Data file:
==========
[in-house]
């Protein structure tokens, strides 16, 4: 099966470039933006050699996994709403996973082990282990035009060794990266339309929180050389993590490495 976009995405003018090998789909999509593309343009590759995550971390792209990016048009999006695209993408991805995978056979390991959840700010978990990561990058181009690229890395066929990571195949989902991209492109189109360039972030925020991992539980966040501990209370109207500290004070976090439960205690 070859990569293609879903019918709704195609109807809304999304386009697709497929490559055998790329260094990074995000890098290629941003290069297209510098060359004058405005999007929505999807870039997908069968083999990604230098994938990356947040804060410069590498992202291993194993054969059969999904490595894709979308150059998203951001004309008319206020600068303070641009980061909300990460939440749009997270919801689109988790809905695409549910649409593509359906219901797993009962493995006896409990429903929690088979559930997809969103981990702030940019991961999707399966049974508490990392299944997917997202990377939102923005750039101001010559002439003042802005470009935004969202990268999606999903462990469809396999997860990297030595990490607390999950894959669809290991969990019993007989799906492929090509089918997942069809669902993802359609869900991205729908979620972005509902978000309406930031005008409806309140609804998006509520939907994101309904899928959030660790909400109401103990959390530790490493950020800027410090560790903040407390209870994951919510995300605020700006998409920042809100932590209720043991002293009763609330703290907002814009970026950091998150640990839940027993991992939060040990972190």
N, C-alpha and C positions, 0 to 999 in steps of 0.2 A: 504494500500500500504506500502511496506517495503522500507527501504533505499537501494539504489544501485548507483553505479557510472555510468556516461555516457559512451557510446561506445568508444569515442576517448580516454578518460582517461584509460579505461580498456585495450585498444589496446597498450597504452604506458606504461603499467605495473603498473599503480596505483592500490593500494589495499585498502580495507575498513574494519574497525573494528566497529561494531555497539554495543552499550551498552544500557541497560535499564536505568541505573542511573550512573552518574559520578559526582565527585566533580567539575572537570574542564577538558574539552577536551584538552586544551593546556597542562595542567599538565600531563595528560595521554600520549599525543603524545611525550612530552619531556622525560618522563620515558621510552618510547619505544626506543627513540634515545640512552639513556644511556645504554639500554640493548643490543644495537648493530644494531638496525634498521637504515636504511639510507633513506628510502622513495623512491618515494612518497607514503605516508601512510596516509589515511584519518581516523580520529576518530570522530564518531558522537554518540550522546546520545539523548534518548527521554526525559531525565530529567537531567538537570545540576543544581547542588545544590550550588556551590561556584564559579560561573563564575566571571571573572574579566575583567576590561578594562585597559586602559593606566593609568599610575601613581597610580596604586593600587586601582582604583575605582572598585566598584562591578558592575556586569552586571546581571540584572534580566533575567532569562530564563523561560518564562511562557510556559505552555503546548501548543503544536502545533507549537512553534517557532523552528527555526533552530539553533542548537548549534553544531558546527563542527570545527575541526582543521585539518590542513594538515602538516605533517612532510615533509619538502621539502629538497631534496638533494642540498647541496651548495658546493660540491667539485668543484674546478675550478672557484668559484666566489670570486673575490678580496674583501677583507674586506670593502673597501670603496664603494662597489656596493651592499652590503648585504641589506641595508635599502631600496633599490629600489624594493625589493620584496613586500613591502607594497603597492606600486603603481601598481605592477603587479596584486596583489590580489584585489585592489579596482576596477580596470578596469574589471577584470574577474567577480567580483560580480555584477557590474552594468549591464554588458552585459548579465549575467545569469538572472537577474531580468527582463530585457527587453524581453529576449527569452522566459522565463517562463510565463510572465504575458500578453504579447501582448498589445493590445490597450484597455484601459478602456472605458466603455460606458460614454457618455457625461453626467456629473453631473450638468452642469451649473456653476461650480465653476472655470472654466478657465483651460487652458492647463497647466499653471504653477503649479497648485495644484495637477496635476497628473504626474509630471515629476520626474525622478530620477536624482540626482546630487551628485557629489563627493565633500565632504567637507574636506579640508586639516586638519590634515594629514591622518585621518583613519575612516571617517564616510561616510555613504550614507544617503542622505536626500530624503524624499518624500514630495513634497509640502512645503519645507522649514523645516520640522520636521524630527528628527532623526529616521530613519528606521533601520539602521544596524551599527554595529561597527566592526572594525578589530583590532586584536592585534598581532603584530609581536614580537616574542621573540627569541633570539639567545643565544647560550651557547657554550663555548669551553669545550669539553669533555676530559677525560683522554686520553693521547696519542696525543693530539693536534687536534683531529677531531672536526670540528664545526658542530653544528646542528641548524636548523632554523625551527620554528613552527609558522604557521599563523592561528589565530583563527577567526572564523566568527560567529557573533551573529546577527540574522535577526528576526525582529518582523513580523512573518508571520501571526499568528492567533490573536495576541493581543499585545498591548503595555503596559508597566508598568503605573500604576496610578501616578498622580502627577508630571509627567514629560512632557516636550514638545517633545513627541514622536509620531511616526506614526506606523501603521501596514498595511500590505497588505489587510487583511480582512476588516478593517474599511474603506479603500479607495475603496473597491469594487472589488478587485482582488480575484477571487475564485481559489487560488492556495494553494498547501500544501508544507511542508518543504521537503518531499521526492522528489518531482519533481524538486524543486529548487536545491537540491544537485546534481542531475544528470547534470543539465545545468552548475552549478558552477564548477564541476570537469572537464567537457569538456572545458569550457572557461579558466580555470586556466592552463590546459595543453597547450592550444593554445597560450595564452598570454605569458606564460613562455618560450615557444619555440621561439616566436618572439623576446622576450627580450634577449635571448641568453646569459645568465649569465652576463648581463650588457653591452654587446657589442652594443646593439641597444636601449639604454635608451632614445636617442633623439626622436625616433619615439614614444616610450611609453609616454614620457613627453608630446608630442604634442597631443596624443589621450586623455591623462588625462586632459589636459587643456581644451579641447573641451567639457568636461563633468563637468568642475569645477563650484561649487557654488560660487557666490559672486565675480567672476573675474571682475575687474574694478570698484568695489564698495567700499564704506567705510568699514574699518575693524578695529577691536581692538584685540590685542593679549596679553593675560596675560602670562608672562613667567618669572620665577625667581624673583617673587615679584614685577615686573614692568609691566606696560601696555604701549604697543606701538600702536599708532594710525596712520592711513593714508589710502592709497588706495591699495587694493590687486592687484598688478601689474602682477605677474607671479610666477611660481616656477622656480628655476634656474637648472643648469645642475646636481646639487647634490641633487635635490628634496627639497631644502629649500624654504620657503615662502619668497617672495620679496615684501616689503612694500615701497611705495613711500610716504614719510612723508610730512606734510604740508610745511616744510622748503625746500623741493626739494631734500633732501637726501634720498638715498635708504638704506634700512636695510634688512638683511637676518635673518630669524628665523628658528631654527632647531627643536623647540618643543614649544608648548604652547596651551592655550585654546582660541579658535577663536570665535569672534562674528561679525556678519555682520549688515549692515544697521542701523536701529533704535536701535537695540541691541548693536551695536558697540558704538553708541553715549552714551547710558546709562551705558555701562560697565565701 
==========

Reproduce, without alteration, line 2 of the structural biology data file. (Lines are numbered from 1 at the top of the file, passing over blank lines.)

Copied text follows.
């Protein structure tokens, strides 16, 4: 099966470039933006050699996994709403996973082990282990035009060794990266339309929180050389993590490495 976009995405003018090998789909999509593309343009590759995550971390792209990016048009999006695209993408991805995978056979390991959840700010978990990561990058181009690229890395066929990571195949989902991209492109189109360039972030925020991992539980966040501990209370109207500290004070976090439960205690 070859990569293609879903019918709704195609109807809304999304386009697709497929490559055998790329260094990074995000890098290629941003290069297209510098060359004058405005999007929505999807870039997908069968083999990604230098994938990356947040804060410069590498992202291993194993054969059969999904490595894709979308150059998203951001004309008319206020600068303070641009980061909300990460939440749009997270919801689109988790809905695409549910649409593509359906219901797993009962493995006896409990429903929690088979559930997809969103981990702030940019991961999707399966049974508490990392299944997917997202990377939102923005750039101001010559002439003042802005470009935004969202990268999606999903462990469809396999997860990297030595990490607390999950894959669809290991969990019993007989799906492929090509089918997942069809669902993802359609869900991205729908979620972005509902978000309406930031005008409806309140609804998006509520939907994101309904899928959030660790909400109401103990959390530790490493950020800027410090560790903040407390209870994951919510995300605020700006998409920042809100932590209720043991002293009763609330703290907002814009970026950091998150640990839940027993991992939060040990972190």